- Part 1: Relationship – In this section, you are the Petitioner. Your qualifying relative is the Beneficiary.
- Part 2: Petitioner Information – You must include the following information about yourself.
- Alien registration number
- USCIS online account number
- Your legal last name
- Your legal first name
- Middle name, if applicable to you
- Other names, such as maiden names, aliases, etc.
- Your mailing address
- Any prior marriage, if applicable to you
- Naturalization certificate number
- Class of Admission
- Part 3: Petitioner Biographical Information – This includes your race and ethnicity.
- Part 4: Beneficiary Information – This includes relevant A-numbers, social security numbers, and USCIS account numbers. It also includes previously-filed I-130 forms, relevant family details, Class of Admission, form I-94, passports and travel documents, records of removal proceedings, and immigrant visas.
- Part 5: Other Relevant Information – This section mostly covers Form I-130 information and asks whether or not you have filed this form in the past.
- Part 6: Petitioner Statement – You will provide a statement as the petitioner, sign and affirm the information in the form, provide a signature, provide the date, and provide your contact information. You will also provide your email address. If you do not sign and date this form, USCIS will reject it.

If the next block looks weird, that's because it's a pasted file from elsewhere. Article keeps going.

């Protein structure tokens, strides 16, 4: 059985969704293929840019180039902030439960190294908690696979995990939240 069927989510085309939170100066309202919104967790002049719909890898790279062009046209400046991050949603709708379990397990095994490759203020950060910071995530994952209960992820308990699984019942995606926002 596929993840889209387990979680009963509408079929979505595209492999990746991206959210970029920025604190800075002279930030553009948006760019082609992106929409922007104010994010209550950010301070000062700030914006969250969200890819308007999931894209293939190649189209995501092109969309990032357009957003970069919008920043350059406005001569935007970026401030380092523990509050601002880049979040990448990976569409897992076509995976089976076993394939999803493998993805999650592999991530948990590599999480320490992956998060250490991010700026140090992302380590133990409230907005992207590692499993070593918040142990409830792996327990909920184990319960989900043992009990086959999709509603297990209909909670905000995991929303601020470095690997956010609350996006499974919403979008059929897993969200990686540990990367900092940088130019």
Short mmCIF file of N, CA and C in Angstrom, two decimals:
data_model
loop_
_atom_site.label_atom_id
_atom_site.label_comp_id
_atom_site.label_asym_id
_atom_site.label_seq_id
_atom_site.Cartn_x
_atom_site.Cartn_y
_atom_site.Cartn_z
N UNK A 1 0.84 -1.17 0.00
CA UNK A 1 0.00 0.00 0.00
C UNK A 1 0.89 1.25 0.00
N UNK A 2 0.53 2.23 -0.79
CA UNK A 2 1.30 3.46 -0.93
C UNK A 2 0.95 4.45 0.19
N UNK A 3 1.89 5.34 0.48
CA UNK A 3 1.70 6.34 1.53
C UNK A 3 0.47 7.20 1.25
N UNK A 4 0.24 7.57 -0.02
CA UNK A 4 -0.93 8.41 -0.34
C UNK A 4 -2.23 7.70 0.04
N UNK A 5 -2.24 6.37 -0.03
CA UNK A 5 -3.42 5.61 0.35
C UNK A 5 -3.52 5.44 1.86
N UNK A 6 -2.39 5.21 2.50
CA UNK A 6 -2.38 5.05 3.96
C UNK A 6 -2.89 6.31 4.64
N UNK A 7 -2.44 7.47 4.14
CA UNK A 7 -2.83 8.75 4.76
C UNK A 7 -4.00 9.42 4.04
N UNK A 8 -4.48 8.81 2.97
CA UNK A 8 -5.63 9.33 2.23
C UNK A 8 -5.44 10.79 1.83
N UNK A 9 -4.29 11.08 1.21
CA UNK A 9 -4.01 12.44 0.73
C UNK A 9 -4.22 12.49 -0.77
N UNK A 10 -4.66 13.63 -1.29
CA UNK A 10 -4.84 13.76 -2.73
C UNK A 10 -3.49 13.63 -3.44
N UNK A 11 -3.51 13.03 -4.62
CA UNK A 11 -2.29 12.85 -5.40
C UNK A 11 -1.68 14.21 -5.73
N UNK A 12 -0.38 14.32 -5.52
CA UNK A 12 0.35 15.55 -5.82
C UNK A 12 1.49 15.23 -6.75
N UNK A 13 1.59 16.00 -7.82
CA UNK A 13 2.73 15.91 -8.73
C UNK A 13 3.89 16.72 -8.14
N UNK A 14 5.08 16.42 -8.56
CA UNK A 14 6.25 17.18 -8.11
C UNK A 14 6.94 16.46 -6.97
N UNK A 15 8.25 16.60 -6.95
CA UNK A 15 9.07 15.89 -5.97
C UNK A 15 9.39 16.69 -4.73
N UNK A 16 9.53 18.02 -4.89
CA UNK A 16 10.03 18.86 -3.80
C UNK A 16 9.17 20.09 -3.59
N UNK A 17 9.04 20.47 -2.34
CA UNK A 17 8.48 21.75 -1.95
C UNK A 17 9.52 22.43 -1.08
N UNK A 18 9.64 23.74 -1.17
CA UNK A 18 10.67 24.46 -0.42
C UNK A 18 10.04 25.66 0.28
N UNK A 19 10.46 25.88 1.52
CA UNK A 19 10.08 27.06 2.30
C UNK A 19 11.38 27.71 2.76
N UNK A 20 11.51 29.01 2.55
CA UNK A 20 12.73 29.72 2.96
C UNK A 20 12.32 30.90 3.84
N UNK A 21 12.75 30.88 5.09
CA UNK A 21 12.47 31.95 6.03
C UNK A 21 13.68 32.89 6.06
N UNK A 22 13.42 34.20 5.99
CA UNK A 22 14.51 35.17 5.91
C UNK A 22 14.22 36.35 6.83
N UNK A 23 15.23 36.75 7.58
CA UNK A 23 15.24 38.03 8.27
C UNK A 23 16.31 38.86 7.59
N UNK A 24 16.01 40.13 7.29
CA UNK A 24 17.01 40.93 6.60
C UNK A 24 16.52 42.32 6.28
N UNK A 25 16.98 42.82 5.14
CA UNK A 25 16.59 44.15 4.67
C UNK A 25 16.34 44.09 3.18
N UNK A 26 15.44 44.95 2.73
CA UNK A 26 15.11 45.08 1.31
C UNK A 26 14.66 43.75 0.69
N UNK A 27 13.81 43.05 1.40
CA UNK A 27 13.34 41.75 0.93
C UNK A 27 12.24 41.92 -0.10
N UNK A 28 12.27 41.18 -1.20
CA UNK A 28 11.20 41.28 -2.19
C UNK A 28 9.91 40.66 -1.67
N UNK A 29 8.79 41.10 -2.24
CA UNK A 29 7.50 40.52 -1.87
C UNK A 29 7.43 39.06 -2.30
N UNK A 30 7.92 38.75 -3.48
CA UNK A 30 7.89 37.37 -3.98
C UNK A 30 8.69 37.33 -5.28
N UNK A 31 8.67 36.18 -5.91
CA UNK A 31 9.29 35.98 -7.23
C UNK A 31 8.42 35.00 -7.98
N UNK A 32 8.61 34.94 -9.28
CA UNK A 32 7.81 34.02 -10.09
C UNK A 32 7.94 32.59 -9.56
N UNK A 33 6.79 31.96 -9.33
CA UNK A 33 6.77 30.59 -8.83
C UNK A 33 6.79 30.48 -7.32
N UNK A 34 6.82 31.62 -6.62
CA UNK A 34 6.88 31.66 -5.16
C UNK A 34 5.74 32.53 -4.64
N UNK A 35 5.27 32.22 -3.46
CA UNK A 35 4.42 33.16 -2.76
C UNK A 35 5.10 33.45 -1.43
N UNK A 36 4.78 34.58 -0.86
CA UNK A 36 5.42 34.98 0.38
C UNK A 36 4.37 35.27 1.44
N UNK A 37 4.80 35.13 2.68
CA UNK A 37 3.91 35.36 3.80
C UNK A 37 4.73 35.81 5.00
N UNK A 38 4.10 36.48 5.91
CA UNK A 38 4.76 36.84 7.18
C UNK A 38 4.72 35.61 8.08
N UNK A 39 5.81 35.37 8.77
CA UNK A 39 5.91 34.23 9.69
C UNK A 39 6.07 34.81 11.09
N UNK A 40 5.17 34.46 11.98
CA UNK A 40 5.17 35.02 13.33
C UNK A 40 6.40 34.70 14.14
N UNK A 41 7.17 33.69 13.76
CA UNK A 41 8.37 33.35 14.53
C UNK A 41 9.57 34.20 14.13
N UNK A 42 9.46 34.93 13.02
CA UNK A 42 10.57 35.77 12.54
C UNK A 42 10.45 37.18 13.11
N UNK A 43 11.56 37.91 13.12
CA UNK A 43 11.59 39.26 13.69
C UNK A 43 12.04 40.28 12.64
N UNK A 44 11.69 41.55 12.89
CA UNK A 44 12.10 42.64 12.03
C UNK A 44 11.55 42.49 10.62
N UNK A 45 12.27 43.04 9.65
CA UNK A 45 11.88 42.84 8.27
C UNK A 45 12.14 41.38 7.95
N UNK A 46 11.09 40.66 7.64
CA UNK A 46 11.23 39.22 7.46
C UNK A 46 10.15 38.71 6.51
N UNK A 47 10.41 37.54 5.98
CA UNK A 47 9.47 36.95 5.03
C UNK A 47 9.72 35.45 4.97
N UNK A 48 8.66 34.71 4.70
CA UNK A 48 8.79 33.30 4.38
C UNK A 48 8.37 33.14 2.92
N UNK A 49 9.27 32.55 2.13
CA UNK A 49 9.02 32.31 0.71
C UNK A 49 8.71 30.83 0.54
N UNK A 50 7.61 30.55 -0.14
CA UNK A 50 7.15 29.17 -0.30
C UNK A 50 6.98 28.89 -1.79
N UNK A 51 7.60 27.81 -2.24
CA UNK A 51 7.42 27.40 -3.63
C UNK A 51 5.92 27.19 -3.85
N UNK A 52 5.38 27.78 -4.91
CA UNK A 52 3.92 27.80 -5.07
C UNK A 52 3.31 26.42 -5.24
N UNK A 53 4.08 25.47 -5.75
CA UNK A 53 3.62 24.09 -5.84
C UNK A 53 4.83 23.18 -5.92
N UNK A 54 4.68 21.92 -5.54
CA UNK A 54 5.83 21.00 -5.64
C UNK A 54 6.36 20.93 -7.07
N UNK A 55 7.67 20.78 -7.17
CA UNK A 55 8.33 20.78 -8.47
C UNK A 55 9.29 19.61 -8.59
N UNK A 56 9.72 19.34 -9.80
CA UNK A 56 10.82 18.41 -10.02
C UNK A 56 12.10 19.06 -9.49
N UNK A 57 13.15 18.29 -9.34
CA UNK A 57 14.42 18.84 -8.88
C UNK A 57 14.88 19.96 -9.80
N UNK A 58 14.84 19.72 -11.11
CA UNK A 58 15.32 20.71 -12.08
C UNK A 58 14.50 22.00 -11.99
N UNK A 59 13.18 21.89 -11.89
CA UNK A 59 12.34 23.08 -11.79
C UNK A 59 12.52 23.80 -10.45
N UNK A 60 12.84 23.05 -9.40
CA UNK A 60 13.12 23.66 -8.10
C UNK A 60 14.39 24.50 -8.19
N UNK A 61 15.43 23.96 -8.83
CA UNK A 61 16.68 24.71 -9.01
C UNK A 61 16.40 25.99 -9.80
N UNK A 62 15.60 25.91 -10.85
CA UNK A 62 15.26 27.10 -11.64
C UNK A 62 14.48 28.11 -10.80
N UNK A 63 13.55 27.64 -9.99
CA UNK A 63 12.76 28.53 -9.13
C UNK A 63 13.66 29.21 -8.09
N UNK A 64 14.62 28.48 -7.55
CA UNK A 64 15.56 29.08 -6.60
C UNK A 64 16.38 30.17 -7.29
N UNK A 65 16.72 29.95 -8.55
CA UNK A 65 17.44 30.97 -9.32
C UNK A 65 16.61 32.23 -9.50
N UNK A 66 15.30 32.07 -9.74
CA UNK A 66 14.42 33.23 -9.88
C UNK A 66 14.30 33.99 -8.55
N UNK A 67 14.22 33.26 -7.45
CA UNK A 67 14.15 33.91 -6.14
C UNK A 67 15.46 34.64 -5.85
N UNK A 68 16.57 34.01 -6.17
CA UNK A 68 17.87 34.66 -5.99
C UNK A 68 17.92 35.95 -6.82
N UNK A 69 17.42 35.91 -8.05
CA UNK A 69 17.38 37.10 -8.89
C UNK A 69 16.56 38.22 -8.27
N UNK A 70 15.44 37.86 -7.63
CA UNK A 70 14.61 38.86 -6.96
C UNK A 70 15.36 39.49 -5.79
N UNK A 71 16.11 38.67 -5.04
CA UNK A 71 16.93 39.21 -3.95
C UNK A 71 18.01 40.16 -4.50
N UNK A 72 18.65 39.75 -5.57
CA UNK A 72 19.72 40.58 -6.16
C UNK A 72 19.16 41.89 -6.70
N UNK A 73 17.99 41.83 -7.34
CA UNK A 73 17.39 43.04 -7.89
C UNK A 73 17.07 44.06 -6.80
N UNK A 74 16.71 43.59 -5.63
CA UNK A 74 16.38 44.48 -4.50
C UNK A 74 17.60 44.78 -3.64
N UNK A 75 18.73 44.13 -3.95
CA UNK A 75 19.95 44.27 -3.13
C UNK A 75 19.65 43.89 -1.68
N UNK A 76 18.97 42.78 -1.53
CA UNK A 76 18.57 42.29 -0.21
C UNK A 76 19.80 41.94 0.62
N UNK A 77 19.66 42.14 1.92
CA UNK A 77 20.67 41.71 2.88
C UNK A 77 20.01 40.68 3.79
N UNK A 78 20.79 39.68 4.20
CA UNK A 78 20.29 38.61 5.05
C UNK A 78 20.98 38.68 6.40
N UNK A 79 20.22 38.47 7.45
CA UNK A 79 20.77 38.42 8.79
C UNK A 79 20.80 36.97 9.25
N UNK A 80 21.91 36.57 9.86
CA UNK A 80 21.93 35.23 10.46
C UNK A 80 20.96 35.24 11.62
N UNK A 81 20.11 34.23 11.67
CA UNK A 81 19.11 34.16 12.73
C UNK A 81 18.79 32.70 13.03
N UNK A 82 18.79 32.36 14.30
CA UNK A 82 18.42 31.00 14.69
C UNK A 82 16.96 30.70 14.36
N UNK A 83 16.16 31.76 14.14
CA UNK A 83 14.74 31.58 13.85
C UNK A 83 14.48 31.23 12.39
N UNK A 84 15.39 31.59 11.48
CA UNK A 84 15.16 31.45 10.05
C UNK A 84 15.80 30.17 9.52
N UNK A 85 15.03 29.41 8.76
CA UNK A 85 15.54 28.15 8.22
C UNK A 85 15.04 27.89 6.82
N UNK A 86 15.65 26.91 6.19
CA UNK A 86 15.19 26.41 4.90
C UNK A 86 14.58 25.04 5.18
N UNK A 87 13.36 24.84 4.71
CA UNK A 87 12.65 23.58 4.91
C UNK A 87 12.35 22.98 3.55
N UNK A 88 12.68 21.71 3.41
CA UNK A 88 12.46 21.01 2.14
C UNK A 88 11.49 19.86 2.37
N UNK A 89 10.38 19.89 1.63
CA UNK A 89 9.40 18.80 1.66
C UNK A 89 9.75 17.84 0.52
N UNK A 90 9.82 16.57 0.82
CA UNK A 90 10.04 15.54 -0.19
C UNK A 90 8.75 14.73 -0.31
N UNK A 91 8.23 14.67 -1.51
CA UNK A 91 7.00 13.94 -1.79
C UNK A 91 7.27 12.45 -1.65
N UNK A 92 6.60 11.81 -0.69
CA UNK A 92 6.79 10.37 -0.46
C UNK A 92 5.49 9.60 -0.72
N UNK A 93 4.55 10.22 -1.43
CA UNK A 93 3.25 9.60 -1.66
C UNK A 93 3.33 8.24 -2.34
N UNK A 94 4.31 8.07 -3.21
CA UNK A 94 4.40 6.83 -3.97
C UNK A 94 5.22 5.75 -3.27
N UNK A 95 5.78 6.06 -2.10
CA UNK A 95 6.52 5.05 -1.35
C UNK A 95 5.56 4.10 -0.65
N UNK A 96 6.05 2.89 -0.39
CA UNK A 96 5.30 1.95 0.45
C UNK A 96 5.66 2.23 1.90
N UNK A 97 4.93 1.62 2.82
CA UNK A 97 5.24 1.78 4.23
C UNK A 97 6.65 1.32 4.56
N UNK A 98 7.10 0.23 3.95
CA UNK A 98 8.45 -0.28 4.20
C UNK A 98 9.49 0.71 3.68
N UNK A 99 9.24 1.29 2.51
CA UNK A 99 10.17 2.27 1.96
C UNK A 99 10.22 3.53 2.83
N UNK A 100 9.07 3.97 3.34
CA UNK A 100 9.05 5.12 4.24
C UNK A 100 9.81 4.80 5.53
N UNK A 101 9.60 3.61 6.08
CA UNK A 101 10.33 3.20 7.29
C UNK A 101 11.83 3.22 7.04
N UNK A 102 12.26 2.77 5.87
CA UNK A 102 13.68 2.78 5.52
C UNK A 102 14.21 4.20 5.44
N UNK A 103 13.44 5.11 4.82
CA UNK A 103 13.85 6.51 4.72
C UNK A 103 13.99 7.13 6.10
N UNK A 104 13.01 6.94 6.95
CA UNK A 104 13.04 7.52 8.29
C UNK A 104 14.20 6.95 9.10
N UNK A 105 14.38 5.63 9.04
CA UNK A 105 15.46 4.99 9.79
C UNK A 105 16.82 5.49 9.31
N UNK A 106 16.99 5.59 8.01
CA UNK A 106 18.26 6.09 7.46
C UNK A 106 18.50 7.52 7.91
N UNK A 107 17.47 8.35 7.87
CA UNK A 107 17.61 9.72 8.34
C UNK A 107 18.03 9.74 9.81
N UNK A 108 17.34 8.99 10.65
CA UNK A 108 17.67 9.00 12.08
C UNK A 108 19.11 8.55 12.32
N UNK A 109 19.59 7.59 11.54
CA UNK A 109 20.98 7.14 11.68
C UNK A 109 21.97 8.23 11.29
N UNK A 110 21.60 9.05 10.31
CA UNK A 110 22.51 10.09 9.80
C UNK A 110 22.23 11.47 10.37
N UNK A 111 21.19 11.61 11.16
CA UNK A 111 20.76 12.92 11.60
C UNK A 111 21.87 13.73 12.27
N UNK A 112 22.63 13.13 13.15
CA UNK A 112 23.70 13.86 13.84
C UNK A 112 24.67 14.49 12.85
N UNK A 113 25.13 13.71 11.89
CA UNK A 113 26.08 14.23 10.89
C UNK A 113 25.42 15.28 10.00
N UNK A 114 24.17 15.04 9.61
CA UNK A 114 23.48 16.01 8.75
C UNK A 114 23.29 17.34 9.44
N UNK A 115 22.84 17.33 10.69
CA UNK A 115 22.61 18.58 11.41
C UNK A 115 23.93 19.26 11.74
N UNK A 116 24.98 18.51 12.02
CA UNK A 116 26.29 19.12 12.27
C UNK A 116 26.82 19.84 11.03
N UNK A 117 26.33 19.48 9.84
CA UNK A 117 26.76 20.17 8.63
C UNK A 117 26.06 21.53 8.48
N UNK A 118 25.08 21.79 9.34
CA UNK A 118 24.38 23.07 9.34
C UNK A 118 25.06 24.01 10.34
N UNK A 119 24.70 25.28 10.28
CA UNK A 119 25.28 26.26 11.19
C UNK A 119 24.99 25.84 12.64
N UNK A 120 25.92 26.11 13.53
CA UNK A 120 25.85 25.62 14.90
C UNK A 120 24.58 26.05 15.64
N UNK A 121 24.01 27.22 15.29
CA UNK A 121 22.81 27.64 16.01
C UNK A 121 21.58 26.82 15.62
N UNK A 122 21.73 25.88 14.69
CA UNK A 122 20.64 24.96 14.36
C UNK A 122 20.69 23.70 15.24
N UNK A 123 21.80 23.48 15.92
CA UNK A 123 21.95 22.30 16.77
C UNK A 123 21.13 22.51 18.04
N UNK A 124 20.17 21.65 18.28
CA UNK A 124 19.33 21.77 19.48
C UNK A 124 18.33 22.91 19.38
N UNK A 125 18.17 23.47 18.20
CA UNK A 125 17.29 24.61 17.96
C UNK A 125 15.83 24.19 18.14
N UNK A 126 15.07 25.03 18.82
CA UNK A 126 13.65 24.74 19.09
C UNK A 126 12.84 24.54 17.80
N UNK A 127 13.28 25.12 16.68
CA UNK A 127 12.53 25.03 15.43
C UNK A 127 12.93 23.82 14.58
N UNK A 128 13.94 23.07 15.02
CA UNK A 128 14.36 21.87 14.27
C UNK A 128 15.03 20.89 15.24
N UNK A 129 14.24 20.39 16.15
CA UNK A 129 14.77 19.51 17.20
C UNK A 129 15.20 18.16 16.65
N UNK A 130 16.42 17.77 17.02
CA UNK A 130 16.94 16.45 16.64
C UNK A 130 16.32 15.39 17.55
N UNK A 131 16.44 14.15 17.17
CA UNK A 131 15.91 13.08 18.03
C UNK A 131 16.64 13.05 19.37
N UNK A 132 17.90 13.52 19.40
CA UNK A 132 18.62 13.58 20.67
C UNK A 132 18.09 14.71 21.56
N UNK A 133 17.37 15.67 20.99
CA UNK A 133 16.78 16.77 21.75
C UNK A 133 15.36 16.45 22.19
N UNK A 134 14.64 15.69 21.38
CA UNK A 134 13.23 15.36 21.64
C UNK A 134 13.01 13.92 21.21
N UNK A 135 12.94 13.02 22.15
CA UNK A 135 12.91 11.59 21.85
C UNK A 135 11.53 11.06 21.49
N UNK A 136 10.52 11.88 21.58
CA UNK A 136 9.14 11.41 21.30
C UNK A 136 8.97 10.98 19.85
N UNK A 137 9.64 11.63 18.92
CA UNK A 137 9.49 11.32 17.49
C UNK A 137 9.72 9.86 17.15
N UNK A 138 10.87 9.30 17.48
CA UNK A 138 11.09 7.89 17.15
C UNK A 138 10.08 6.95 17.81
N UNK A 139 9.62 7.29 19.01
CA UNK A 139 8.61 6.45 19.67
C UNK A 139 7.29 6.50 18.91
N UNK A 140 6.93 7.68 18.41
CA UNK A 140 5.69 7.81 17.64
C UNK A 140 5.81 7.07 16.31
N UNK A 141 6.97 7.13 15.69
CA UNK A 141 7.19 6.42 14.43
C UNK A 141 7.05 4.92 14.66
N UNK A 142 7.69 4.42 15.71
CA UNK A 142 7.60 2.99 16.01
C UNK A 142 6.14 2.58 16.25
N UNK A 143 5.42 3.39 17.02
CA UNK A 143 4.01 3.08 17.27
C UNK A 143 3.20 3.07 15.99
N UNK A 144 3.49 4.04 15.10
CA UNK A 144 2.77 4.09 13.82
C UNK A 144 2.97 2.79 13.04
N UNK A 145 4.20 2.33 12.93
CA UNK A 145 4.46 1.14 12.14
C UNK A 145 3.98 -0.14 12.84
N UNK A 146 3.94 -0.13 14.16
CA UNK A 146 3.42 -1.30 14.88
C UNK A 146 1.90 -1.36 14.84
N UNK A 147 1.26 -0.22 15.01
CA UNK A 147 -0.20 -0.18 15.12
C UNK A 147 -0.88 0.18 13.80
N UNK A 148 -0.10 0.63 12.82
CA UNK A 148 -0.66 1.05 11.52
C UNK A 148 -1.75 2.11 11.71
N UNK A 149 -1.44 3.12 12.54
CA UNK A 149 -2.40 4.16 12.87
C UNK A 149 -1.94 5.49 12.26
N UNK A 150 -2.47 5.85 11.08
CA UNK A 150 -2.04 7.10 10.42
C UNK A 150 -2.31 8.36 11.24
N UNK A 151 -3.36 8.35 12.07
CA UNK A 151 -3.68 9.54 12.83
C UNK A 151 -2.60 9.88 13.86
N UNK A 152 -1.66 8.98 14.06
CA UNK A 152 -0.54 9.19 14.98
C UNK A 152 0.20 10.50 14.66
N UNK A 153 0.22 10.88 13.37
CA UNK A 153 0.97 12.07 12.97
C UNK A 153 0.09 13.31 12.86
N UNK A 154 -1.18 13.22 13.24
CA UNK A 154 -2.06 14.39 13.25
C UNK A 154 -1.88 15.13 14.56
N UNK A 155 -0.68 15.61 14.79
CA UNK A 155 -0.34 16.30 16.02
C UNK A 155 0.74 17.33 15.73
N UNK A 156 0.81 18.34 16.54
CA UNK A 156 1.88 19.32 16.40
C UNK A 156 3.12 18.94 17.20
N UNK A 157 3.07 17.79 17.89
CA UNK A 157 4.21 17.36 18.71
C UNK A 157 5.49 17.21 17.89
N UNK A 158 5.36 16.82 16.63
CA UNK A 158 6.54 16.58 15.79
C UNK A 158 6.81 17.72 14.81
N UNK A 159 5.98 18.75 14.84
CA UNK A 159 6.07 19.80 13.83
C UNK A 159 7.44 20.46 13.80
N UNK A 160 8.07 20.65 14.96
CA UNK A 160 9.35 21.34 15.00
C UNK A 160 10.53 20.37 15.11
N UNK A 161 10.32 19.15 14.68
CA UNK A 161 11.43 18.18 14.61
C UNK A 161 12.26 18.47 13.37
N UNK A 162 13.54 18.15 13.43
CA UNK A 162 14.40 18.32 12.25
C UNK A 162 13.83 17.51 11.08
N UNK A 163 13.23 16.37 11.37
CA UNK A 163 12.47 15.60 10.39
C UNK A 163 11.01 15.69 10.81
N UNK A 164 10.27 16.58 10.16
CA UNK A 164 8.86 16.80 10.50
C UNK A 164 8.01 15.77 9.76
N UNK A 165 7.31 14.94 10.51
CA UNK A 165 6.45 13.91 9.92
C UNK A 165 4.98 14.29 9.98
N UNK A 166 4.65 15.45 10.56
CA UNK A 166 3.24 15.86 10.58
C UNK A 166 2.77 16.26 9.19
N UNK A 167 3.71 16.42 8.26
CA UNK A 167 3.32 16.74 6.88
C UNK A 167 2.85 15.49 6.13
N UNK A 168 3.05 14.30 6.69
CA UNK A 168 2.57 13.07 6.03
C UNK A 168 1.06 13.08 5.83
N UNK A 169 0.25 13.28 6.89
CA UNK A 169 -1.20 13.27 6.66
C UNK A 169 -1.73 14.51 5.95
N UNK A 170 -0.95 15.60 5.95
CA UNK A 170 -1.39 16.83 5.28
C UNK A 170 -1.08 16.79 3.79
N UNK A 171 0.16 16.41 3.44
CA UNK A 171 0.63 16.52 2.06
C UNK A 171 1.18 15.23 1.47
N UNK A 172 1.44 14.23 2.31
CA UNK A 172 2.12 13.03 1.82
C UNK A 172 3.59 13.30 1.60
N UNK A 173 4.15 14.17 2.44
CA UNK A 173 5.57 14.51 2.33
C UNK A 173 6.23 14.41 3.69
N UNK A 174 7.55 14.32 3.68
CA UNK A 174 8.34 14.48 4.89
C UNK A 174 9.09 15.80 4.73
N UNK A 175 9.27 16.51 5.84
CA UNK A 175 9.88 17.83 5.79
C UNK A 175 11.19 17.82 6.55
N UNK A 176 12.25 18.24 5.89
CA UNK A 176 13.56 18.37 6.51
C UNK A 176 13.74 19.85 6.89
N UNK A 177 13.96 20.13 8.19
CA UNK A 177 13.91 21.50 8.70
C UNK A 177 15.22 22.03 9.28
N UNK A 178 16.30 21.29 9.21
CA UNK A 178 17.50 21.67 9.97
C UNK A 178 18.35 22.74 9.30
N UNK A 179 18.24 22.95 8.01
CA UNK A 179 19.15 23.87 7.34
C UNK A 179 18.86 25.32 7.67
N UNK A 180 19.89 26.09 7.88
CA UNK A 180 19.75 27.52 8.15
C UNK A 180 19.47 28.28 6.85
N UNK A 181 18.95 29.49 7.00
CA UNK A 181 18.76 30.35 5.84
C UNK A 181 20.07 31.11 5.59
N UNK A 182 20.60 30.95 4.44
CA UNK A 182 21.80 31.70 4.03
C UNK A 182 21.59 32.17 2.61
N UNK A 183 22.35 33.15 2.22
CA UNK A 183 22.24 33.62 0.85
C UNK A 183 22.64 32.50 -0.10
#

- Part 7: Interpreter Information – You must only fill out this section if you used an interpreter. The interpreter must provide their contact information, then sign and date the form.
- Part 8: Information of Persons Other Than Petitioner – This section is only necessary if someone helps you fill out your form. If the person helping you is an attorney, they will need to fill out a form G-28 to submit along with the petition.
- Part 9: Extra Information – If you have any supporting documents or extra information to provide, this is where you will attach that information.
Form I-130 Fees
Costs for sponsoring an immediate relative depend on how many relatives you intend to sponsor. The base filing fee for I-130 is $535. It is not possible to petition to waive this fee. Additionally, it is non-refundable.
You can pay this amount to USCIS through money orders, cashier’s checks, personal checks, and credit cards. If using a credit card, you must also file a Form G-1450, which authorizes credit card payments.
How to Write a Check for Form I-130
If you are paying with a personal check, you must write your check a certain way. Checks must include the following information.
- Date on which you are writing the check